Media Contact

Robert Perkins
rperkins@caltech.edu
626-395-1862

 @caltech

http://www.caltech.edu 

Robert Perkins | EurekAlert!

More articles from Physics and Astronomy:

nachricht DGIST develops 20 times faster biosensor
24.04.2017 | DGIST (Daegu Gyeongbuk Institute of Science and Technology)

nachricht New quantum liquid crystals may play role in future of computers
21.04.2017 | California Institute of Technology

All articles from Physics and Astronomy >>>

The most recent press releases about innovation >>>

Die letzten 5 Focus-News des innovations-reports im Überblick:

Im Focus: Making lightweight construction suitable for series production

More and more automobile companies are focusing on body parts made of carbon fiber reinforced plastics (CFRP). However, manufacturing and repair costs must be further reduced in order to make CFRP more economical in use. Together with the Volkswagen AG and five other partners in the project HolQueSt 3D, the Laser Zentrum Hannover e.V. (LZH) has developed laser processes for the automatic trimming, drilling and repair of three-dimensional components.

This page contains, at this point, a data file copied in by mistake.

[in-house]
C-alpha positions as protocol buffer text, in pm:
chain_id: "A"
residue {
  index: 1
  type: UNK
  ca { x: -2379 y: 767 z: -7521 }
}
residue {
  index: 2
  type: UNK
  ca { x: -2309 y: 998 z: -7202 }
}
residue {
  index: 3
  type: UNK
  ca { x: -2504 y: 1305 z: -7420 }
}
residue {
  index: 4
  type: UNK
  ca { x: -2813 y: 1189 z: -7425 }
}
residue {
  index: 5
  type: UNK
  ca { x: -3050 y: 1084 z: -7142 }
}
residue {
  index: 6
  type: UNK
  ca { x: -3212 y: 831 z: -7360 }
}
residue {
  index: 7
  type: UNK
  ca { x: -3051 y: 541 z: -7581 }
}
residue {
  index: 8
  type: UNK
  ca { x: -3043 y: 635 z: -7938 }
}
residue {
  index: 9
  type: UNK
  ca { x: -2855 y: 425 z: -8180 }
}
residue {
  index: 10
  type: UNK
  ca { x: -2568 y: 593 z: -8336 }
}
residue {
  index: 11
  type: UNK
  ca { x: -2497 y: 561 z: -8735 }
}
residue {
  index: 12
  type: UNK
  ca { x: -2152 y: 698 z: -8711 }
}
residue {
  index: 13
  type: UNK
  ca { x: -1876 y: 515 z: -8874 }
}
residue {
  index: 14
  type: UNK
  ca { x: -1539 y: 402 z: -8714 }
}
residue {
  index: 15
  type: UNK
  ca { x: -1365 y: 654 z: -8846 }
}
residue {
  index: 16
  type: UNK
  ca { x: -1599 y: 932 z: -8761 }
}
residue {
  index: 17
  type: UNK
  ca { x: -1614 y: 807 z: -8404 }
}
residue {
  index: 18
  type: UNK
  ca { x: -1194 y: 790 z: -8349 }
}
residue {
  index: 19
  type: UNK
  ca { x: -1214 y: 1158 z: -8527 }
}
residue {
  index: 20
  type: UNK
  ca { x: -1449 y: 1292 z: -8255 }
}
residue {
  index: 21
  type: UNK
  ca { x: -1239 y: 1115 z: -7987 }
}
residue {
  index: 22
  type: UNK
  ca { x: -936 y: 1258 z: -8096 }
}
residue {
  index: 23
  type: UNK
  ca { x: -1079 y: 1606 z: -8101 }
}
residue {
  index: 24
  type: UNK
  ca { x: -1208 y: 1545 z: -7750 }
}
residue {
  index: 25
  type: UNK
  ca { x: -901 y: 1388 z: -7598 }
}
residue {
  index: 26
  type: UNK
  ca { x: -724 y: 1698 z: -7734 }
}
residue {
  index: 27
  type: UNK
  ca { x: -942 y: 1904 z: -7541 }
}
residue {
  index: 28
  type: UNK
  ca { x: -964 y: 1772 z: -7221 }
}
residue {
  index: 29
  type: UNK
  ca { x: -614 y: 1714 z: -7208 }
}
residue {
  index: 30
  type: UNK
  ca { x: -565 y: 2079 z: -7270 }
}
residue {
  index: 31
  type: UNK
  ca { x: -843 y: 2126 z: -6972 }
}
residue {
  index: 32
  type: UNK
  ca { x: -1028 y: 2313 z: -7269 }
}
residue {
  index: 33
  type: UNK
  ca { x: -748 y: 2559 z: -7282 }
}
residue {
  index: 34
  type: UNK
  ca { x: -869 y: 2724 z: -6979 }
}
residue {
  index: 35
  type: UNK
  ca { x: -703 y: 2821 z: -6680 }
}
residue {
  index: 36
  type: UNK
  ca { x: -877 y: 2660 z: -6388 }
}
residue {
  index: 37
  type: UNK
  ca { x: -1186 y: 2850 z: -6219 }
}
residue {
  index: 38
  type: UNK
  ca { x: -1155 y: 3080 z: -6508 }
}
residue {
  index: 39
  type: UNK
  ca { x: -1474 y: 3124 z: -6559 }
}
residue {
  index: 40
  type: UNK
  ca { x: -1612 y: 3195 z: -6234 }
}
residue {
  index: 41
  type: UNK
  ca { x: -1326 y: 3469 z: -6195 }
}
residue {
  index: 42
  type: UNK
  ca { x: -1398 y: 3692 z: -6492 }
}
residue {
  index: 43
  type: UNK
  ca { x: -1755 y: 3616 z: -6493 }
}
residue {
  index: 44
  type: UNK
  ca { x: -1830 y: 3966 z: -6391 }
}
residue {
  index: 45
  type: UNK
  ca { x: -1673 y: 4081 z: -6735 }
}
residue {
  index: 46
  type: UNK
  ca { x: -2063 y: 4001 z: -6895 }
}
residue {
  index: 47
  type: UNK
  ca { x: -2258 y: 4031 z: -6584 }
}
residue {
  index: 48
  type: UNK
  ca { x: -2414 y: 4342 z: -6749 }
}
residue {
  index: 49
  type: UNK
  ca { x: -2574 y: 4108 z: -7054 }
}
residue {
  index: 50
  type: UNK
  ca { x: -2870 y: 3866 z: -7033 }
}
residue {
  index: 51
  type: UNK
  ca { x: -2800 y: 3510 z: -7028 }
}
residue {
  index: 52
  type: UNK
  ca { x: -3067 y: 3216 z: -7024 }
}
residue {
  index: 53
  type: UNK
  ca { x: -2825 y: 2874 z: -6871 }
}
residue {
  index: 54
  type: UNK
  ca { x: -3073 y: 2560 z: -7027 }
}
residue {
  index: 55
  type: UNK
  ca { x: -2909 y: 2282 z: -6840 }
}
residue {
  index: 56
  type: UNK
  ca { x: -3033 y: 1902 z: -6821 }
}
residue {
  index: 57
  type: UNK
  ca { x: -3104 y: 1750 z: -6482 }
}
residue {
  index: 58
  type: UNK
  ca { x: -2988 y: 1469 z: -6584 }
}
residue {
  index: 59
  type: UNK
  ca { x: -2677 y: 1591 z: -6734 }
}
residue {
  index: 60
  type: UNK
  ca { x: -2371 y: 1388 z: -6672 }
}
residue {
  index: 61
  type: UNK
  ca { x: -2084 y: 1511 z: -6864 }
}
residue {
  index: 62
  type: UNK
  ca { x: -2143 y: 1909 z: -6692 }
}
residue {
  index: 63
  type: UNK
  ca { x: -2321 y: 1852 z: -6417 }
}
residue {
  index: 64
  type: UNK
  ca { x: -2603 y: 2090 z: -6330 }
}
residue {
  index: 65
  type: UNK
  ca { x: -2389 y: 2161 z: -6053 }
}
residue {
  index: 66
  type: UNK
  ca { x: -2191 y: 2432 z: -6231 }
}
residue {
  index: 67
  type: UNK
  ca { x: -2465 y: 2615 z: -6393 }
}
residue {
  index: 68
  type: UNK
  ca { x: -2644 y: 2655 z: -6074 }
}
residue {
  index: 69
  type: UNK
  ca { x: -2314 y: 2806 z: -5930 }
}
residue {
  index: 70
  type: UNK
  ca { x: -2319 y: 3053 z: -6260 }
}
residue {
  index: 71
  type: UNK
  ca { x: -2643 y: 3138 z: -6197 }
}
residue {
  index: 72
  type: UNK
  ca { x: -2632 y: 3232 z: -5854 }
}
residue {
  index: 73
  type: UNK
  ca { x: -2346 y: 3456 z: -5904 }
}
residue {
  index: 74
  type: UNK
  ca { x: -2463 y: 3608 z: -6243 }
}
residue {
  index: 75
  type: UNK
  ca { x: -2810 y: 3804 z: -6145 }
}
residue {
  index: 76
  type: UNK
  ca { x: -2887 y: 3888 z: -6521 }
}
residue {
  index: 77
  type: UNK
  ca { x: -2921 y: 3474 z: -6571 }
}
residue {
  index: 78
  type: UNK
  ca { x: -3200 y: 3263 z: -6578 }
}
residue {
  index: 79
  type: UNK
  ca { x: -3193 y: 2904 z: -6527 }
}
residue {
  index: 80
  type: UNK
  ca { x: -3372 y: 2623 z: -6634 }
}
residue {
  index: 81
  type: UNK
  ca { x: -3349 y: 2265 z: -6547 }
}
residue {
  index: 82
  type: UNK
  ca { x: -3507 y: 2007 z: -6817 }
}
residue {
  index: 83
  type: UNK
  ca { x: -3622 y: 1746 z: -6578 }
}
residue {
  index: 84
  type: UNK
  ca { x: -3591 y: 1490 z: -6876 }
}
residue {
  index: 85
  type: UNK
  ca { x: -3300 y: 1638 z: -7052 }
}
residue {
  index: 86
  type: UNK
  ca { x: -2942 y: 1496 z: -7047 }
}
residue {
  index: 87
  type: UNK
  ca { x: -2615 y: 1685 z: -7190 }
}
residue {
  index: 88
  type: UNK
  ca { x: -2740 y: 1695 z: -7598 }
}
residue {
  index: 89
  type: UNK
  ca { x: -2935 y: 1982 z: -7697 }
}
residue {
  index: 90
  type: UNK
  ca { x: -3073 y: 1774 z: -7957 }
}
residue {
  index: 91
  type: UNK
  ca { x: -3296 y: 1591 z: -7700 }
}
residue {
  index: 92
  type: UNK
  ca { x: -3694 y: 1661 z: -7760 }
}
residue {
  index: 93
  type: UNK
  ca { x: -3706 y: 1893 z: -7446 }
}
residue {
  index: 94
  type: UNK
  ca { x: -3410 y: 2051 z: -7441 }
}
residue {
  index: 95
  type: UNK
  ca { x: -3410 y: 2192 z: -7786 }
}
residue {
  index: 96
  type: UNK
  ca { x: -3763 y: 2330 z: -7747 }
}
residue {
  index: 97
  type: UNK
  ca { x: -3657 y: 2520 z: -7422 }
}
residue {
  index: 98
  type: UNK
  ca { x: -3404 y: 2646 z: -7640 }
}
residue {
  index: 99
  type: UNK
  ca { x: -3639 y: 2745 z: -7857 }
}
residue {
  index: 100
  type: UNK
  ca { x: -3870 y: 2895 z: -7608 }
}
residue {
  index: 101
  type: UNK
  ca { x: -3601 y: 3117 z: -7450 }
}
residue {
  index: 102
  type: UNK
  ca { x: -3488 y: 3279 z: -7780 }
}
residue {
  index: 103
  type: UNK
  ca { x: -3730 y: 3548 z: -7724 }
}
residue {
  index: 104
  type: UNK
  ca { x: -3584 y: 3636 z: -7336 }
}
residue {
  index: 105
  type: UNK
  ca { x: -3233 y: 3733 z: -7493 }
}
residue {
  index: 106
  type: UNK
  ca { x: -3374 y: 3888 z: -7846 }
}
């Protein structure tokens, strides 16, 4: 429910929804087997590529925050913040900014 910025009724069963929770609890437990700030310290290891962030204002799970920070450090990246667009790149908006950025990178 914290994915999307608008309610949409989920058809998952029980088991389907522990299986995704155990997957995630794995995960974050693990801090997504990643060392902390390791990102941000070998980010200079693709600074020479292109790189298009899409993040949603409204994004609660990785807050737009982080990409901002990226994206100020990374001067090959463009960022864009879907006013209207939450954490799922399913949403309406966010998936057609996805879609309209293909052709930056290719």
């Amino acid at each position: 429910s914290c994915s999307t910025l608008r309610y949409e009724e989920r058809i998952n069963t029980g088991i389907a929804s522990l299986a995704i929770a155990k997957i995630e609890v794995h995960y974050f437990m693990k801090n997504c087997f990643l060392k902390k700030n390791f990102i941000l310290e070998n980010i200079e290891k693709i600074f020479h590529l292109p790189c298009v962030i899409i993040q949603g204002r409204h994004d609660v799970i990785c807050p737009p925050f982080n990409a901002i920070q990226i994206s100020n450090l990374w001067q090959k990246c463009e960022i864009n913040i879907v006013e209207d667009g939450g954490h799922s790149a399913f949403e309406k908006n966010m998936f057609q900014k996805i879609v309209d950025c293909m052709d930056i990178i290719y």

Automated manufacturing processes are the basis for ultimately establishing the series production of CFRP components. In the project HolQueSt 3D, the LZH has...

Im Focus: Wonder material? Novel nanotube structure strengthens thin films for flexible electronics

Reflecting the structure of composites found in nature and the ancient world, researchers at the University of Illinois at Urbana-Champaign have synthesized thin carbon nanotube (CNT) textiles that exhibit both high electrical conductivity and a level of toughness that is about fifty times higher than copper films, currently used in electronics.

"The structural robustness of thin metal films has significant importance for the reliable operation of smart skin and flexible electronics including...

Im Focus: Deep inside Galaxy M87